From left to right, Lawrence Pressman as Dr. Canfield, Neil Patrick Harris as Doogie Howser, Mitchell Anderson as Dr. McGuire and Kathryn Layng as Nurse Spaulding.
Max Casella as Vincent "Vinnie" Salvatore Delpino, Howser's best friend since they were five years old. A typical girl-crazy teenager, Delpino resists his father's demands to join the family business and instead attends film school to pursue a career as a film director.
Lisa Dean Ryan (seasons 1-2, recurring in season 3) as Wanda Plenn, Delpino's high-school classmate and Howser's girlfriend. After her mother dies in an automobile accident, Plenn's relationship with Howser suffers. After she leaves for the School of the Art Institute of Chicago they end their relationship.
Lucy Boryer (seasons 1-3, two episodes in season 4) as Janine Stewart, Delpino's girlfriend and Plenn's best friend. She drops out of college and becomes a buyer for a department store.
Lawrence Pressman as Dr. Benjamin Canfield, head of Eastman Medical. Canfield is an old friend and classmate of David Howser, and persuades him to join the hospital to run its family practice.
Mitchell Anderson (seasons 1-2) as Dr. Jack McGuire, a resident at Eastman and Howser's friendly rival. A visit to rural Mexico inspires him to leave the hospital to serve the poor overseas.
Kathryn Layng as Mary Margaret "Curly" Spaulding, a nurse at Eastman. Spaulding occasionally dates McGuire and, briefly, both Canfield and Howser.
Markus Redmond (seasons 2-4, guest star in season 1) as Raymond Alexander, an orderly (and later an EMT) at Eastman. While he was a gang member, Alexander meets Howser after taking him hostage during a convenience-store robbery; after finishing his sentence, Howser helps him get a job at the hospital as an orderly.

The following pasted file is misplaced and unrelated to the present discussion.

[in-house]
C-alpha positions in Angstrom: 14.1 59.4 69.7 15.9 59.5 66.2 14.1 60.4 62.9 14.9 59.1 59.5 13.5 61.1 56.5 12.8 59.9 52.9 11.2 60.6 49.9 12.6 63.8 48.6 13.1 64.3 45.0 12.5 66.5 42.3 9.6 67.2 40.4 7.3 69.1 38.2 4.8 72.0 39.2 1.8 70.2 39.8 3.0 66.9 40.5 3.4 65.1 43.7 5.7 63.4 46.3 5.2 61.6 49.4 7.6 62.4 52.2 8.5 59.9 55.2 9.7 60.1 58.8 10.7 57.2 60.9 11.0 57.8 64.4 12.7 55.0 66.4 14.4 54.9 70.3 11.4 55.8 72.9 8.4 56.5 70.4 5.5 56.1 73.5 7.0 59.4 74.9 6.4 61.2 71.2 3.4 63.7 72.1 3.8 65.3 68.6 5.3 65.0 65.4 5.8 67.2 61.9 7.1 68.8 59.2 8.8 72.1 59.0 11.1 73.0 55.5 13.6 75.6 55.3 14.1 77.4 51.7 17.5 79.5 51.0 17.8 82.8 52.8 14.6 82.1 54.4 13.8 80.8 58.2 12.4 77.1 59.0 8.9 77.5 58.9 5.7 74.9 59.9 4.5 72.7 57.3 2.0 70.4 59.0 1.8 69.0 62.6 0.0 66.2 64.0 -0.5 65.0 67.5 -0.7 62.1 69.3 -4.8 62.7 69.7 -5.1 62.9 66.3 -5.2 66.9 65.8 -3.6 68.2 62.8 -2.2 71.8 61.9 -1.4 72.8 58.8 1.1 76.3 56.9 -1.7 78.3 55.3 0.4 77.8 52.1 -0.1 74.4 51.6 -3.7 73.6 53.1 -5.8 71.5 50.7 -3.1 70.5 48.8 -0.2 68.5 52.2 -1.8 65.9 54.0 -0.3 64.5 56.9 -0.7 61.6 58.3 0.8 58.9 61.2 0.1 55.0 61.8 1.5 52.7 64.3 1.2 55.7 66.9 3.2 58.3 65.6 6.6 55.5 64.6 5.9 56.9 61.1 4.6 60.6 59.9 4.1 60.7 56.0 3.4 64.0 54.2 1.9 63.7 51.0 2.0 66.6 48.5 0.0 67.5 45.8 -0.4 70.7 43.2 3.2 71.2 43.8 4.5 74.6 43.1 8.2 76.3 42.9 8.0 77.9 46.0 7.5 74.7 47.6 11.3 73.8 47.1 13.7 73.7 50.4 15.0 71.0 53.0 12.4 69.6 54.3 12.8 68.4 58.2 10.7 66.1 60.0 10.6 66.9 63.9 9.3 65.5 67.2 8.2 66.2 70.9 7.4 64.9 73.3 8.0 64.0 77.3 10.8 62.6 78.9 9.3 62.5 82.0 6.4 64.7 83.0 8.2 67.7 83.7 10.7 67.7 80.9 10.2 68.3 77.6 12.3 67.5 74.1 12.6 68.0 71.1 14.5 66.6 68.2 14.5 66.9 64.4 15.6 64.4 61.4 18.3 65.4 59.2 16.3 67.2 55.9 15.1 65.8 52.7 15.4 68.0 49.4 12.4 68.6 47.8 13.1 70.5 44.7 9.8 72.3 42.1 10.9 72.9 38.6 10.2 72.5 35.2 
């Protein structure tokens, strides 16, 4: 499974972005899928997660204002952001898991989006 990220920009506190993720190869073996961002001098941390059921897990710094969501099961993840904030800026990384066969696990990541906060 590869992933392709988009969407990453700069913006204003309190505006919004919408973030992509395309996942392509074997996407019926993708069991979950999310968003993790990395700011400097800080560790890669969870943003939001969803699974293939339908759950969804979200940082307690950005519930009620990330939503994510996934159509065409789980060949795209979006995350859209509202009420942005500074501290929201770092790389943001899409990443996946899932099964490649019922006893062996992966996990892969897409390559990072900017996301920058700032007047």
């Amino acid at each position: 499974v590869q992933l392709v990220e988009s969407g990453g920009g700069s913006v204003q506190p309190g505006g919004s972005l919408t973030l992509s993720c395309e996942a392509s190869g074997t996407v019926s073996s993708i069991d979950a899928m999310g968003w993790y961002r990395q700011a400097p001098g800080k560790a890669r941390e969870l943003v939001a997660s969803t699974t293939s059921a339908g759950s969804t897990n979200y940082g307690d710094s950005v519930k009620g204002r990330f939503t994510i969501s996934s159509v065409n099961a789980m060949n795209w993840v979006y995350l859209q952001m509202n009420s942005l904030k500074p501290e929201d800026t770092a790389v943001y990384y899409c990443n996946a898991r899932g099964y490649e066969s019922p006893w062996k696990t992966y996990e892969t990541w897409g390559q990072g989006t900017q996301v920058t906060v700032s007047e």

Rif Hutton as Dr. Ron Welch, a fellow doctor who is also friends with Howser.
Robyn Lively as Michele Faber (seasons 2 and 4), a nursing student. She becomes Howser's girlfriend shortly before he decides to leave Eastman and go to Europe.
Barry Livingston as Dr. Bob Rickett (seasons 2-4), a fellow doctor working at Eastman.
According to Metacritic, Marvin Kitman of Newsday gave season 1 of Doogie Howser, M.D. a 40/100 score and commented: "What a wasted childhood my kids have had, I got to thinking while watching this otherwise normal Doogie Howser. It makes you look at your kids differently. What lazy bums they must be, still in high school at 16." Scott Weinberg of DVD Talk recommended season two: "It's not high art, but it's a heckuva lot better than what generally passes for your average weeknight sitcom." Christopher Smith of the Bangor Daily News gave season three a "C" grade and commented: "No classic, this series. [...T]he show has become gratingly cute, particularly in the episodes "Doogiesomething," "Double Doogie with Cheese," and "Lonesome Doog." Doog, I'm Dooged out."
Outstanding Sound Mixing for a Comedy Series or a Special